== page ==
Link to Slides at: www.scribd.com/doc/30938016/PPCA-Impact-on-Medicare-Pay The Health care reform law: how it affects your medicare payprepare your practice for the changes Torrey Kim, MA, CPC Editor-in-Chief Part B Insider firstname.lastname@example.org
Torrey Kim, MA, CPCEditor-in-Chief, Part B Insider When I’m not working on Part B Insider, I’m trying to wrangle my three boys!
Patient Protection and Affordable Care Act – Signed Into Law March 23 Coding and billing staffers may feel like the woman on the right when they think about how the law might create systems confusion
Agenda • What Is the PPACA? • How Will the PPACA Impact Medicare? • What Are the Implementation Timelines? • Who is Responsible for Making Changes to Your Systems? • What Steps Should You Take Now? • Health Care Reform Resources
What is the PPACA? • The Patient Protection and Affordable Care Act, also known as the PPACA, HR 3590, or simply the “health care reform law,” includes over 2,000 pages of health care-related provisions that will take effect over the next four years. • Many of the PPACA’s other provisions, such as pre-existing condition coverage, have received widespread media attention, but some practices are still unclear of how it impacts Medicare • Today’s presentation will break down a few of the most important factors involving Medicare pay that the PPACA has in store
How Will The PPACA Impact Medicare? Annual Wellness Visits (Sec. 4103) • Every year other than the patient’s first year on Medicare, beneficiaries will benefit from a “health risk assessment,” not subject to their deductible or coinsurance, which includes an exam of height, weight, blood pressure, and other routine measurements • Based on the results of the health risk assessment, the provider will: • Provide a screening schedule for the next 5 to 10 years • Create a list of risk factors, counseling services, and referrals to other professionals to provide interventions on such issues as weight loss, smoking cessation, nutrition, fall prevention, and physical activity • The wellness visits will take effect as of Jan. 1, 2011
How Will The PPACA Impact Medicare? 10% Bonus for Primary Care (Sec. 5501) • Effective Jan. 1, 2011, primary care practitioners “shall be paid (on a monthly or quarterly basis) an amount equal to 10 percent of the payment amount for the service,” in addition to their normal fees • Who qualifies? Doctors, nurse practitioners, clinical nurse specialists, or physician assistants with the primary specialty designation of family medicine, internal medicine, geriatric medicine, or pediatrics qualify for the bonus. • The catch: These practitioners will have to bill at least 60 percent of their allowed charges as ‘primary care services,’ which are defined by codes 99201-99215, 99304-99340, or 99341-99350.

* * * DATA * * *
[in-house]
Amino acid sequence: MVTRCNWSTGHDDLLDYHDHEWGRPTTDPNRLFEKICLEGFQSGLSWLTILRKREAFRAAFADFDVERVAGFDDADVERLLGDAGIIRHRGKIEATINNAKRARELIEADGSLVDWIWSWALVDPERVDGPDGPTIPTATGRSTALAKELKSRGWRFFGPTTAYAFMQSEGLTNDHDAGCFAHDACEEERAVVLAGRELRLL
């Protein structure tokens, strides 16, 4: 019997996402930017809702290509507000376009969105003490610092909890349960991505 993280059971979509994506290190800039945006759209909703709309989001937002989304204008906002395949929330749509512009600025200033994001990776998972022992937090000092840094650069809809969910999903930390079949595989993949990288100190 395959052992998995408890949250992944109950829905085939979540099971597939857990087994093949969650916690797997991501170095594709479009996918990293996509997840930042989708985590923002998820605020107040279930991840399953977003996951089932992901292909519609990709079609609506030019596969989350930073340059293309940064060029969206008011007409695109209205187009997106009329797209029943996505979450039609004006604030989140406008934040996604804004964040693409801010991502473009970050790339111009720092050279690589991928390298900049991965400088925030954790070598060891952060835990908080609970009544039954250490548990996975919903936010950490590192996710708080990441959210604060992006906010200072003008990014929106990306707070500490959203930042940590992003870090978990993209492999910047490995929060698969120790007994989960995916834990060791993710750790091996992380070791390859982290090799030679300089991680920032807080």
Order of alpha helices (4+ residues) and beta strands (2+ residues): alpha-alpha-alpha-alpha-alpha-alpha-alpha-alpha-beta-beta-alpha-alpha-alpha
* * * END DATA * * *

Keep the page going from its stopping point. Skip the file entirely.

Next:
How Will The PPACA Impact Medicare? You Have One Year to Submit Claims (Sec. 6404) • In the past, Part B providers had 15 months or more to submit their claims to Medicare, but the new legislation requires you to submit your claims “one calendar year after the date of service” for services provided on or after Jan. 1, 2010. • Caveat: The legislation states that “the Secretary may specify exceptions to the 1 calendar year period,” but does not yet indicate what types of situations might qualify for exceptions.
How Will The PPACA Impact Medicare? Health Professional Shortage Area (HPSA) Bonuses (Sec. 5501) • Major surgical procedures performed between Jan. 1, 2011 and Dec. 31, 2015 by a general surgeon in a health professional shortage area will qualify for a 10 percent bonus • The 10% payment will be disbursed “on a monthly or quarterly basis” • A general surgeon is defined as a doctor who has designated specialty code 02 (General surgery) as their primary specialty • “Major surgical procedures” are those with 10- or 90-day global periods • HPSA basics: Medicare will adjust your payment accordingly if you provide services in a ZIP code that falls within a pre-designated HPSA county; however, if you practice in a county not designated as an HPSA but your town is designated as one, you’ll have to append modifier AQ (Services provided in an HPSA) to your claims
How Will The PPACA Impact Medicare? Outpatient Therapy Cap Exceptions Extension (Sec. 3103) • The law extends the exceptions process for outpatient therapy caps, which means that these therapy providers may continue to submit claims with the KX modifier (Specific required documentation on file) when an exception is appropriate, for services furnished between Jan. 1 and Dec. 31, 2010 • The current outpatient therapy cap is $1,860 for physical therapy and speech language pathology services combined, and a separate $1,860 limit for occupational therapy services provided in a calendar year.